Friday, October 9, 2015

Room for Cream

If you are afraid of butter, use cream.
   —Julia Child

A. Diary-Do
I was in Denver earlier this week, enjoying an all-too-brief 44-hour rendezvous with my partner, Susan. She had flown in from Minneapolis Friday to help celebrate her daughter's birthday, and I joined the party Sunday evening after wrapping up a weekend of consulting in Colorado Springs.

Monday morning Susan and I went out hunting coffee, settling on a local caffeine emporium named Thump that was recommended by her daughter. As I like my coffee strong, the name was promising.

When we ordered our java, Susan reflexively asked the barista to "leave room for cream," into which category of consumer I likewise fall. Sipping my morning cup of courage, (which was satisfyingly thumping) I reflected on Susan's request and determined that it made an intriguing title for a blog, so I made a note.

B. Dairy-Do
Susan and I like to cook, both separately and together. While this can take many forms, it has not escaped our notice how often we find that recipes are enhanced by the judicious application of cream, especially soups, sauces, and gravies.

About a month ago Susan paused once during an email exchange we were having about our preferred approaches to preparing mashed potatoes, to express appreciation for the simple fact that we both embraced dairy in our diet—which is no certain thing in this day of increased vigilance about the potential dangers of WMDs: wheat, meat, and dairy.

Cream, to our sensibilities, is de rigueur when it comes to concocting first-rate mashed spuds, and we wouldn't be caught dead frying eggs with margarine, or adulterating coffee with a polysyllabic soy-based non-dairy creamer.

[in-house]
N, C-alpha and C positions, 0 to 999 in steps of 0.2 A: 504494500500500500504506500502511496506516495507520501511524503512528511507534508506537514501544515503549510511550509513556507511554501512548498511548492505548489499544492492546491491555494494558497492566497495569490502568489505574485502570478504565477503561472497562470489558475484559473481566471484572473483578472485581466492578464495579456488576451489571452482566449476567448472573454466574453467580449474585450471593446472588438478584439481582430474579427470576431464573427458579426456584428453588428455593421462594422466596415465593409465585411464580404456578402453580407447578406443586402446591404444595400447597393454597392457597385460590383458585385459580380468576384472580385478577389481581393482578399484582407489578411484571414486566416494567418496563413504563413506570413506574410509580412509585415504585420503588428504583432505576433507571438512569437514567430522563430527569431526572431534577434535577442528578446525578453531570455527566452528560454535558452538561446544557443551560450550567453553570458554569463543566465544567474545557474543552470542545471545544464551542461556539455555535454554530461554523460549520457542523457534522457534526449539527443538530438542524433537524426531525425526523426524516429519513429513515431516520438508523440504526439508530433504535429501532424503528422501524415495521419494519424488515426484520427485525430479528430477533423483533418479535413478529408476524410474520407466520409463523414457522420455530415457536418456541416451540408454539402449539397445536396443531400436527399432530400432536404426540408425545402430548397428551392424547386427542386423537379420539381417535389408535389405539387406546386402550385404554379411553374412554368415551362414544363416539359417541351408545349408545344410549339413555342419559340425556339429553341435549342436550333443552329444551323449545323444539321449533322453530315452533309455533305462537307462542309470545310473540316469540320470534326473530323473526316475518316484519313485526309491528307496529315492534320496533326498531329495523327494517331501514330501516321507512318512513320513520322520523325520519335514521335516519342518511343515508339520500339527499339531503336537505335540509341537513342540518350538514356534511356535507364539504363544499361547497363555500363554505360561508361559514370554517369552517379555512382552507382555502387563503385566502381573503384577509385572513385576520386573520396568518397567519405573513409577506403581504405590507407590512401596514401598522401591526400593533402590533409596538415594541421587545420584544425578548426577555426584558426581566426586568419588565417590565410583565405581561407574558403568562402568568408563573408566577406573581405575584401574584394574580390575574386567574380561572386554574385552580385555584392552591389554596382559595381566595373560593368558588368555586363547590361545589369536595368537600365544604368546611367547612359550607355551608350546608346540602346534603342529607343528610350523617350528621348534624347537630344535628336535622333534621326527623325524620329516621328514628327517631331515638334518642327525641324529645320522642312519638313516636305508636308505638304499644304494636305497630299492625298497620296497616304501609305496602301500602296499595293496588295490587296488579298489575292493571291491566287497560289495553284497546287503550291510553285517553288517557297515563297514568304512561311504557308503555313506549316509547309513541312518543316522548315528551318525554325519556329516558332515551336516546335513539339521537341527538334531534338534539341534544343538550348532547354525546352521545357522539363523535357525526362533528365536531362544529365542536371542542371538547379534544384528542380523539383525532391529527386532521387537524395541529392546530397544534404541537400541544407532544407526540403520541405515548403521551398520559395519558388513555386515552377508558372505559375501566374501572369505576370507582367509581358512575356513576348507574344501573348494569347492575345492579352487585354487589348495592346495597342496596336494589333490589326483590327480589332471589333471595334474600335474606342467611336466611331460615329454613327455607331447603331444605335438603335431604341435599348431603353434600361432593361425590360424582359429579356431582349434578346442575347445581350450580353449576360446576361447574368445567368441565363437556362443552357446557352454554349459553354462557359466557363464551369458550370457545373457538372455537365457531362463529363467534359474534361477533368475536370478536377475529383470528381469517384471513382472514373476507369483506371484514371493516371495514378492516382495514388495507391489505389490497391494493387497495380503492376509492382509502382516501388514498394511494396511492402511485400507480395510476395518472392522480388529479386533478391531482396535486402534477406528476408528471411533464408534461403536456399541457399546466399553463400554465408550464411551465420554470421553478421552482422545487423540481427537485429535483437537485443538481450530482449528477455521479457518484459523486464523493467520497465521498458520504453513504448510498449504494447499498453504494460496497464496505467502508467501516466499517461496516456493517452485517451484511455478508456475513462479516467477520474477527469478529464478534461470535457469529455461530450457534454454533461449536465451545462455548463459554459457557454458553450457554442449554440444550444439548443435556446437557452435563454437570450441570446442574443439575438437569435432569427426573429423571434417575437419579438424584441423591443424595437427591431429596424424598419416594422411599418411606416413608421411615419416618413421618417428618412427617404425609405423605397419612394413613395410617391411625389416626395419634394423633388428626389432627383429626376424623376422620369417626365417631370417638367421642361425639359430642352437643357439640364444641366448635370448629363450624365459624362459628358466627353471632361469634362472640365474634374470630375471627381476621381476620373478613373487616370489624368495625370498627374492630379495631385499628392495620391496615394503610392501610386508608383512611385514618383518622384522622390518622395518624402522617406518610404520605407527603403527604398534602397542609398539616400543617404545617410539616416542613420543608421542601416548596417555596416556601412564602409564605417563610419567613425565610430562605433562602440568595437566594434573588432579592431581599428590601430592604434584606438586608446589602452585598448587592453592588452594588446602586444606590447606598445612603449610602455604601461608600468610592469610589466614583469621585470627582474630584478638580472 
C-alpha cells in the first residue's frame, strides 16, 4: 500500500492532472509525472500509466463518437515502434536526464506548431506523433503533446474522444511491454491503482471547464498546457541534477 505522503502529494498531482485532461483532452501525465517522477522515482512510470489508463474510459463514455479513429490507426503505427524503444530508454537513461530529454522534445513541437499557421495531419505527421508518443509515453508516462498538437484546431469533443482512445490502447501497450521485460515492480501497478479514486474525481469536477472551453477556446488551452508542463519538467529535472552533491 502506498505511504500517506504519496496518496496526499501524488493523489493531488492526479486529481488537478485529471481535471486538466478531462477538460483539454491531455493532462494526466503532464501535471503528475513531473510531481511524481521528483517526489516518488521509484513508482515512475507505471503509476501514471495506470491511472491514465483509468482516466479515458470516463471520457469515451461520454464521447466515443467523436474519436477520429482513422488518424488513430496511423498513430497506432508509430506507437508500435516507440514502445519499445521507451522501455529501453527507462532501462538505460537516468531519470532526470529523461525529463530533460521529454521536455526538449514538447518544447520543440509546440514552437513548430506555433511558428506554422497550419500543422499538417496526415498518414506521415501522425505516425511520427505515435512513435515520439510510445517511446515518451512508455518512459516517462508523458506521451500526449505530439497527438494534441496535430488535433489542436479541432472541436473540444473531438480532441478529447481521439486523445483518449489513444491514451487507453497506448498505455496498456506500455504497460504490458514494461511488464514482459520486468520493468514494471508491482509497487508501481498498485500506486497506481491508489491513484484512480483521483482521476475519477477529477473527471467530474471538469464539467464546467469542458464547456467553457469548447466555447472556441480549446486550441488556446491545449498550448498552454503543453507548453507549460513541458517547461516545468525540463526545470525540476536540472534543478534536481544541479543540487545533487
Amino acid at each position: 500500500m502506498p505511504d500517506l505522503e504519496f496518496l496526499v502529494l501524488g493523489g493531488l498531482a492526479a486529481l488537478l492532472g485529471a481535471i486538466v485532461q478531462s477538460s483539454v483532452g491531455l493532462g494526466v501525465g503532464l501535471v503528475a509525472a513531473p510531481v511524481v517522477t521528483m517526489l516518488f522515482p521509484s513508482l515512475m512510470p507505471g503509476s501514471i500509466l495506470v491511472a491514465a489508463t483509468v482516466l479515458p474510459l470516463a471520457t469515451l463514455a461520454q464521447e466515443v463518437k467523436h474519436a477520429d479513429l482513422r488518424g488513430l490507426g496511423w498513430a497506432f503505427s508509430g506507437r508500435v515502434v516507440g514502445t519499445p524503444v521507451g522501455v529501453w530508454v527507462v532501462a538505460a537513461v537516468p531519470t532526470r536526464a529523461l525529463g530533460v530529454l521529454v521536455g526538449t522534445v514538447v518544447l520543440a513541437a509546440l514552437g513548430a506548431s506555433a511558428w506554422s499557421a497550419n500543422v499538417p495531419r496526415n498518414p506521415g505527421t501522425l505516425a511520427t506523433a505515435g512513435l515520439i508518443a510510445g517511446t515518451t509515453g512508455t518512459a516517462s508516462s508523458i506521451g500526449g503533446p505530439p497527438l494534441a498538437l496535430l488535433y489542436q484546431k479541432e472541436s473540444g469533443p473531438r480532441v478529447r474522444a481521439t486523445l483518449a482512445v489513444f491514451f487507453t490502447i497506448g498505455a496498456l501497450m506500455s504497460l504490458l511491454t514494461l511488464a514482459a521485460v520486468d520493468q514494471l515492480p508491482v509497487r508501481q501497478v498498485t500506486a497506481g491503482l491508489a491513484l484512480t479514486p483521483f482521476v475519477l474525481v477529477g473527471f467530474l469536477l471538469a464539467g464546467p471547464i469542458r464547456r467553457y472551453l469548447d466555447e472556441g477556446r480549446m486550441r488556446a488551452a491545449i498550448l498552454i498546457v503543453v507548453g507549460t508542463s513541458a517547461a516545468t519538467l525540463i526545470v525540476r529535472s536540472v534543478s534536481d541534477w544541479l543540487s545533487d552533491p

Because many adults don't care for dairy products (with the possible exceptions of ice cream and yogurt—for completely different reasons) we will gracefully accommodate those preferences when cooking for guests. However, left to our own devices not only do Susan and I like to cook with dairy, but we are apt to drink milk with sandwiches or cookies—even though we're both on Medicare. In fact, I am known to enjoy whole milk so much that I am prone to make a couple glasses of it the entirety of my midday meal.

Thus, it turns out that we are afraid of neither butter nor cream, and Susan even has a magnet on her refrigerator festooned with the opening quote from the French kitchen diva herself, Julia Child.

C.  Daring-Do
Cow products aside, there is another meaning to the phrase, room for cream, which refers to allowing yourself to excel; not being afraid of excellence. There are those who go through life with an upper limit on achievement for fear of being held accountable for a standard of replication that they are not sure they can meet. 

The idea here is that it is safer to not try too hard. Less will be expected of you and you will find yourself less often in moments where you are stretched to capacity (or beyond). In essence, these folks eschew cream because they'd rather minimize performance anxiety and are willing to except a lifetime of blander fare to avoid performing under pressure—when they are working at capacity and the stakes are high. They are willing to forego ecstasy to avoid exposure to agony.

Someone once described flying an airplane as long hours of unremitting boredom punctuated by brief moments of sheer terror. In my experience learning (or personal growth) entails putting yourself in a position where you can be exposed as a fool—often in front of many witnesses—and I have sympathy for those who find that possibility paralyzing. You can limit the moments of terror by being prudent about the chances you take (for example, never flying aircraft), yet this comes at the stultifying price of low exposure to new material.

For better or worse, I always leave room for cream, both because I'm addicted to learning and because I'm dedicated to service, and always think I can make a positive contribution no matter how dire the circumstance. (It was a peak experience for me years ago when a long-term member of a client group came up to me and said, "I hear you're fearless.")

This does not mean I always make good choices or that I am always effective in the work I do, but it does lead to an examined life and plenty of opportunities to get better.

Yes, reaching for the cream can lead to expectations that may not always be possible to meet, yet who wants to go through life settling for the mediocrity of 2% milk?

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